preferred method. There's also a "low cut" switch on *some* mics and *some* camcorders' audio menu option that "rejects" the low rumble of wind passing over the mic element. with a dead cat, "fuzzy" or zeppelin, the goal is to get a dead-air space between the mic element and the blowing wind.
*Generally* and assuming the audio is at a "normal" level (not real loud, not real soft), the best audio capture will happen when the mic element is close (within a couple of feet) of the audio source.. This is not always possible, so we have (directional) "shotgun mics" and clip on mics (many time wireless and clip on a shirt or lapel). This is why clip-on mics work well - and why newscasters in the field using a handheld mic hold the mic so close to their mouth when speaking (not yelling).
When a mic is built-in to the camera or camera mounted, there can be some challenges to balancing the characteristics of the mic with what the camcorder can see. Given the use you have stated, this is likely not that big of a deal for you.
The camcorder's built-in surround sound is a fun concept - when the camcorder is in the middle of the action so the front and rear speakers are fed various audio. If one is in the stands watching/recording a basketball game, all the audio behind and in front of the surround mics will be recorded. If the stereo (only) mic is used, then the bulk of the audio in front of the camcorder will be recorded (and loud portions of the audio behind the camera that makes it in front of the camera. (Point of reference: generally, movies in a theater or home with audio coming from the surround speakers had that audio manufactured and added during editing - not recorded during the scene shoot).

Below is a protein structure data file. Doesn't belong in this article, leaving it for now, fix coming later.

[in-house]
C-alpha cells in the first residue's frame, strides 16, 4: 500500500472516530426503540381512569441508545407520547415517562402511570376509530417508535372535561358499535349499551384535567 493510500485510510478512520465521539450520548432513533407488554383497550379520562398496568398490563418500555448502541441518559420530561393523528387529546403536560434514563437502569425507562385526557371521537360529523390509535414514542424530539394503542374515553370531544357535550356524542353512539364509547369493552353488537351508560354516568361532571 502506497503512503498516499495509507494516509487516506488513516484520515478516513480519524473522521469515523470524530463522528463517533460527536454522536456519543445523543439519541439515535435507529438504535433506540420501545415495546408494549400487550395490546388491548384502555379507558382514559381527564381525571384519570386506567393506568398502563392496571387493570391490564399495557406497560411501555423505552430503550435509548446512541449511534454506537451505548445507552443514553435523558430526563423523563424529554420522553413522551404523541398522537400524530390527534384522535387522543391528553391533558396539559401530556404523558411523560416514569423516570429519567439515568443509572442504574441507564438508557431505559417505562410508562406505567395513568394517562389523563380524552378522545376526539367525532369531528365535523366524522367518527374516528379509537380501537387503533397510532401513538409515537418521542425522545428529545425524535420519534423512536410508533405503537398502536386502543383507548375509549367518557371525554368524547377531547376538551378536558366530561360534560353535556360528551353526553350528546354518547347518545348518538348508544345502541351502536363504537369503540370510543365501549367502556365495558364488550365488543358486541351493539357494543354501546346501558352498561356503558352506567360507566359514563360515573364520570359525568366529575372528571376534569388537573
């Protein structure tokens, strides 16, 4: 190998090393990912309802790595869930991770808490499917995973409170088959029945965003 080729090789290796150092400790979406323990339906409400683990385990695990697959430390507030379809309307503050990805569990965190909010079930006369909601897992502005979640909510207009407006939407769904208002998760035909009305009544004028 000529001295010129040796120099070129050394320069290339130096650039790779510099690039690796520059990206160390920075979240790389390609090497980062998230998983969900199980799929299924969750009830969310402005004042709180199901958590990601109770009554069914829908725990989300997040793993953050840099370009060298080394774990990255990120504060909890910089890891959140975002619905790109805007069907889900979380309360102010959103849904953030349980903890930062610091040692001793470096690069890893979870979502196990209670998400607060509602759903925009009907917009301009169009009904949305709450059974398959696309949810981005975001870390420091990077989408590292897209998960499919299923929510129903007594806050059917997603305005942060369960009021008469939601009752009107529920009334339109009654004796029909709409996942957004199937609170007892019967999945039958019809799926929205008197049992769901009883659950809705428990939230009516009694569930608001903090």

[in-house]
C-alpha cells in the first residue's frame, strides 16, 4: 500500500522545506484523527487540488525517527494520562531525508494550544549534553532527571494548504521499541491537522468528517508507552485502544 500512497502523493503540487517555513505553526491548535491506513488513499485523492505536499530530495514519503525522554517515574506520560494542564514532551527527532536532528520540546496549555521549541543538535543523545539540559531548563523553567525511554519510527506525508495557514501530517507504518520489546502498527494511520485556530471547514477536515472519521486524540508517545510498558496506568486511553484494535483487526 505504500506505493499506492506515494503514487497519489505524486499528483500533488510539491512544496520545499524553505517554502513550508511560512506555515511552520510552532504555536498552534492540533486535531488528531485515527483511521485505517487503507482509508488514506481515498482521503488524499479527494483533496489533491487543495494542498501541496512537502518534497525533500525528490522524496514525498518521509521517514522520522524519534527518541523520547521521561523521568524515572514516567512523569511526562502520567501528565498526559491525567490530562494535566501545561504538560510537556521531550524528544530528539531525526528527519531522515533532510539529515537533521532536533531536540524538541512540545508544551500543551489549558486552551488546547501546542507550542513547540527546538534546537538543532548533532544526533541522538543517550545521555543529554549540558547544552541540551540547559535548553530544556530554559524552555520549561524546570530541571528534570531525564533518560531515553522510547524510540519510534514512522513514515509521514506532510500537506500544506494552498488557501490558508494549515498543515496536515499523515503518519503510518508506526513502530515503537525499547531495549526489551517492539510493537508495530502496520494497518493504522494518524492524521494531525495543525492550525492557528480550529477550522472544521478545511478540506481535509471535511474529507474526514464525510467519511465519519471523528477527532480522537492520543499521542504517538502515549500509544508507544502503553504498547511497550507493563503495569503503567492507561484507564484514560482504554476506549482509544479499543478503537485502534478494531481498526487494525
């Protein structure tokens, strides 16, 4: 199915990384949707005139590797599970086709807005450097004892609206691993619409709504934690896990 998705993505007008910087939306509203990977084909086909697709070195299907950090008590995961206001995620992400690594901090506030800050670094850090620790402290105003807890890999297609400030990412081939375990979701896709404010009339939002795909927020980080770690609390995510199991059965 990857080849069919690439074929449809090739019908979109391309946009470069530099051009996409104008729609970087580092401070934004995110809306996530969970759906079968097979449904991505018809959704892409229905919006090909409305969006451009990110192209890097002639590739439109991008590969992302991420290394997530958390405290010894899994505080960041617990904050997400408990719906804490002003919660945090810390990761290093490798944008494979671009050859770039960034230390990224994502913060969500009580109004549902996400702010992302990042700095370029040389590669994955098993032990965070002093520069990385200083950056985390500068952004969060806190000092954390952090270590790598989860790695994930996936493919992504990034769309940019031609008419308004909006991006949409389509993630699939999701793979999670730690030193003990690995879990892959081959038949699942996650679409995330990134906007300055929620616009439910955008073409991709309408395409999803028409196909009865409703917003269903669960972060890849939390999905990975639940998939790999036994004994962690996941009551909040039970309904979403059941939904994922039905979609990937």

Personally, I do not think surround sound has that much value (unless picking up audio from behind the camcorder is important). In my opinion, surround sound is about as useful (for home/hobby video) as digital zoom is (which should be disabled when you get the camcorder).
Knowing which Macintosh, (RAM, CPU, version OSX, all available under the Apple in "About this Macintosh and available hard drive space usually available at the bottom of a finder window when looking at hard drive contents) can help us help you through the capture/import or convert/edit/export process.
Headsup: Video uses lots of hard drive space and is very computer resource intensive. Investing in a large capacity external drive to store the video editing project files is recommended. Use of a tripod or other steadying device during video capture is also strongly recommended.